Answer: After I had gained experience with loan guarantees in the Palestinian territories, DEG approached me in 2004 with the request to design a loan guarantee program for Afghanistan. This was then launched in 2005 with an initial EUR 1 million from the BMZ (the BMZ later provided substantial additional funds) and USD 5 million from USAID. Initially, DEG was the trustee of this line and had to approve all the guarantees issued by our team in Kabul individually in Cologne. In this way, we were able to provide guarantees amounting to USD 99 million between 2005 and 2014, and therefore loans to SMEs totaling USD 133 million – with very good repayment rates: the default rate of the underlying loans was less than 2%.

This program was not part of DEG’s core business and at the same time the volume of business was growing; an institutional solution had to be found. With the support of BMZ and DEG – and after initial skepticism on the part of the Federal Audit Office and the Federal Ministry of Finance – we then launched the Afghan Credit Guarantee Foundation. This is a non-profit foundation under German law based in Cologne. It maintains a subsidiary in Kabul organized under private law, which drives the local business forward in cooperation with the head office in Germany.

Question: What happened after the foundation was set up?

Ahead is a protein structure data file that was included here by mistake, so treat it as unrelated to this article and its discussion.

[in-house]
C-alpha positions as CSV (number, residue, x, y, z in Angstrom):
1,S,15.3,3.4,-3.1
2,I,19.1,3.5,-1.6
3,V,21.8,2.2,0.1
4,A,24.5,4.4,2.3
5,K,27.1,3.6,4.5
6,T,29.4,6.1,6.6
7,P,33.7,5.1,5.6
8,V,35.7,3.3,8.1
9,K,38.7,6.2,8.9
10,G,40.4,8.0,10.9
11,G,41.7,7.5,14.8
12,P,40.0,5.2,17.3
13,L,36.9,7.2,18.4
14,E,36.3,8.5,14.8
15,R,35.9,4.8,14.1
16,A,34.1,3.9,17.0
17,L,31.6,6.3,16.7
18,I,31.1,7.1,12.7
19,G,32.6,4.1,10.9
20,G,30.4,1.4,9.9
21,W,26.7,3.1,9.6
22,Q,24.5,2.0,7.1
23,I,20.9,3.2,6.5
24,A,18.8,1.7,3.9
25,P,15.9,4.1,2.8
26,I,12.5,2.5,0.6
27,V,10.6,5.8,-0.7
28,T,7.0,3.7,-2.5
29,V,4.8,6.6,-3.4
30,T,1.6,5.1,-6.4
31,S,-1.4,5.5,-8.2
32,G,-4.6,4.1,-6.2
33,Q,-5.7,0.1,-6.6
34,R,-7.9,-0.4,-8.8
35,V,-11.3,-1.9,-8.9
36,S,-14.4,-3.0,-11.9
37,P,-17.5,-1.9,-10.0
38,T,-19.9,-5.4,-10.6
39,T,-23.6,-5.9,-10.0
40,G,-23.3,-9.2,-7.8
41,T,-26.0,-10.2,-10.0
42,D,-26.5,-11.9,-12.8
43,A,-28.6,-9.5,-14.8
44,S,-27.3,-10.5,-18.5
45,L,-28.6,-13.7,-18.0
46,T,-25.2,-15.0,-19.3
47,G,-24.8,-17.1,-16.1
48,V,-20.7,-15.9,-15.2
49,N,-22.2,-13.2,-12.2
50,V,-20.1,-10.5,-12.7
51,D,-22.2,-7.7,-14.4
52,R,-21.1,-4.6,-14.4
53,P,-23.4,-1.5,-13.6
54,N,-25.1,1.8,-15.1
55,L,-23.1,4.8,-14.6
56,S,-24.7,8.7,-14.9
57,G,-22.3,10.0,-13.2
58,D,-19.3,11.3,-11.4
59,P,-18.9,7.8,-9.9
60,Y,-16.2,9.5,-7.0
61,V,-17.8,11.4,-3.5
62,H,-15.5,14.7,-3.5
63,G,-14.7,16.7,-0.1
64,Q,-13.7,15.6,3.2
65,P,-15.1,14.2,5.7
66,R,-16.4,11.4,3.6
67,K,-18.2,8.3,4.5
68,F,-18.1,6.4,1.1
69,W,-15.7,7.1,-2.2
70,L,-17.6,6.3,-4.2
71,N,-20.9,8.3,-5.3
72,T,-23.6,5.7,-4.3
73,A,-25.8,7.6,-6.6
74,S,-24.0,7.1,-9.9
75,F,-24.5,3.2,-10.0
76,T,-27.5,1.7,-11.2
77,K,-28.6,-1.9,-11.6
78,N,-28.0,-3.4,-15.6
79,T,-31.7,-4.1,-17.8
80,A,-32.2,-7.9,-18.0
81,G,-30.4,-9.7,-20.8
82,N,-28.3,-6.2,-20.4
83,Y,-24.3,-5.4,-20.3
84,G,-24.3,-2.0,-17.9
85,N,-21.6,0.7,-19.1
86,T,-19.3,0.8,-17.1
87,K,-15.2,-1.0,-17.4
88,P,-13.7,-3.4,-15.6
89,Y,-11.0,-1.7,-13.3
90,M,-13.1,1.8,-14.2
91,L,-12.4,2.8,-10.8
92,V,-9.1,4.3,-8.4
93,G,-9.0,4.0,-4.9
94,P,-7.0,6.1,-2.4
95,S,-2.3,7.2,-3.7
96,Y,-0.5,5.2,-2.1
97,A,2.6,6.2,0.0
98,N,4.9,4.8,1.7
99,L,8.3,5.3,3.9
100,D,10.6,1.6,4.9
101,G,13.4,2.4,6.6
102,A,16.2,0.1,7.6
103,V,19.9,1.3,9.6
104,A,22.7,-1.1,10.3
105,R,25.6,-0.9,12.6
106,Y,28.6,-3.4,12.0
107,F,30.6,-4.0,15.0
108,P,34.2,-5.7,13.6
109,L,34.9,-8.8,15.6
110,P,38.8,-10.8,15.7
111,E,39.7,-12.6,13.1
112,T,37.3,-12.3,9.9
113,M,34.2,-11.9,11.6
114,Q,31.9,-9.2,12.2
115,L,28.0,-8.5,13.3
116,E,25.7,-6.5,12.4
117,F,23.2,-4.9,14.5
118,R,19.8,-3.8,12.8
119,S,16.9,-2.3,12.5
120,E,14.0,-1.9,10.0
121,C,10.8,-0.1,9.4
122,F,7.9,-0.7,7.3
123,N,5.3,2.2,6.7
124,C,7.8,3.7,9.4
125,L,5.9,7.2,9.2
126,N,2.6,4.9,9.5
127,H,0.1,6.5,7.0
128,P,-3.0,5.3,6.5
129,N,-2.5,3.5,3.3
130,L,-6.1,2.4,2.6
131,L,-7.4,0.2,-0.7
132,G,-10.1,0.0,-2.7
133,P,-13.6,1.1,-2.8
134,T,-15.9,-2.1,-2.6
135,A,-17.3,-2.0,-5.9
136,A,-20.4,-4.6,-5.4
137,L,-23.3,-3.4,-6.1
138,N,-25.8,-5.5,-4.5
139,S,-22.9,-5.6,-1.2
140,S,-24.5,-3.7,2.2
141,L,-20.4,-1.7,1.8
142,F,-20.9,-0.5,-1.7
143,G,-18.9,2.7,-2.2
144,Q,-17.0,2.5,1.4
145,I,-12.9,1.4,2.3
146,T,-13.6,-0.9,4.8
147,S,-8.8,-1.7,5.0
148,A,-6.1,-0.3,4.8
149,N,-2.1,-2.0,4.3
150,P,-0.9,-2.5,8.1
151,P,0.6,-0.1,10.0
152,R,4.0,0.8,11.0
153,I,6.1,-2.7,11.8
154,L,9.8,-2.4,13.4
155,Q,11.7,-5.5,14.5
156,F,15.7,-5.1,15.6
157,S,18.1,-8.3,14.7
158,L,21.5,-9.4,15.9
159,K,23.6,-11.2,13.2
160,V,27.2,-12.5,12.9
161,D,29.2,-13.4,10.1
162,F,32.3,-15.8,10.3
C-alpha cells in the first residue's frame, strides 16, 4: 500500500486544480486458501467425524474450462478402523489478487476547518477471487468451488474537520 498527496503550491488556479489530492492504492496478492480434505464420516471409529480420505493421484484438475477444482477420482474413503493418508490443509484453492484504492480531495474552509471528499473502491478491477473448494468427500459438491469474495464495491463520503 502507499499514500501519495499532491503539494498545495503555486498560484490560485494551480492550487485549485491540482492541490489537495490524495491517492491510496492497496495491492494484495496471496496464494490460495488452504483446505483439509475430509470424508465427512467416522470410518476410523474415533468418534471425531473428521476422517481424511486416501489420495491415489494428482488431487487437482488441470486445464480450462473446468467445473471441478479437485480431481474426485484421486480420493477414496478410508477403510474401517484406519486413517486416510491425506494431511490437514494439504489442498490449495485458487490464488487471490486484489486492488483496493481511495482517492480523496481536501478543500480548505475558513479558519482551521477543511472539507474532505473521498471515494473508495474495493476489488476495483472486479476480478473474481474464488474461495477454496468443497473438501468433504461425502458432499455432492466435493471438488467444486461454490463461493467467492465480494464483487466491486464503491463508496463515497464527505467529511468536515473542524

Answer: We initially received a grant of USD 5.6 million from the World Bank. In addition, there was a line for technical assistance measures in the amount of USD 2.5 million. In 2020, the World Bank promised us a financial framework of up to USD 60 million, of which USD 16 million was disbursed before the Taliban took power. At the same time, KfW approved an endowment of up to EUR 14.5 million. As a result, we were able to expand our business considerably and had 60 employees on site before the Taliban came to power. The lending business was expanded to a cumulative USD 260 million. At that time, ACGF had almost half of all outstanding SME loans in Afghanistan on its books. The loan sizes ranged from a few thousand USD to USD 0.5 million. Our monitoring and evaluation system showed that our activities had saved around 50,000 jobs and created 9,000 new ones. Without wanting to sound arrogant, we were certainly one of the more successful German and international development cooperation projects in Afghanistan.

Question: And then the Taliban came to power. What impact did this have on the ACGF?

Answer: First of all, with the support of the BMZ and other organizations, we quickly evacuated all our employees (so-called local staff) including their families (250 people in total) to Germany. Our office was seized by the Taliban, but after the initial storm had subsided, we soon opened a new office in Kabul. As counterintuitive as it sounds, the security situation has definitely improved under the Taliban, so that we can travel to Afghanistan again without any problems and do so regularly. Our partner banks and partner microfinance institutions naturally suffered considerable losses in their loan portfolios as a result of the regime change – even if these ultimately turned out to be lower than we had initially feared. We then agreed with these banks to compensate them for the guaranteed losses in a lengthy negotiation and review process. This was not good for our foundation capital, but it was absolutely necessary in order to maintain the credibility of the ACGF and the partnership with the financial institutions.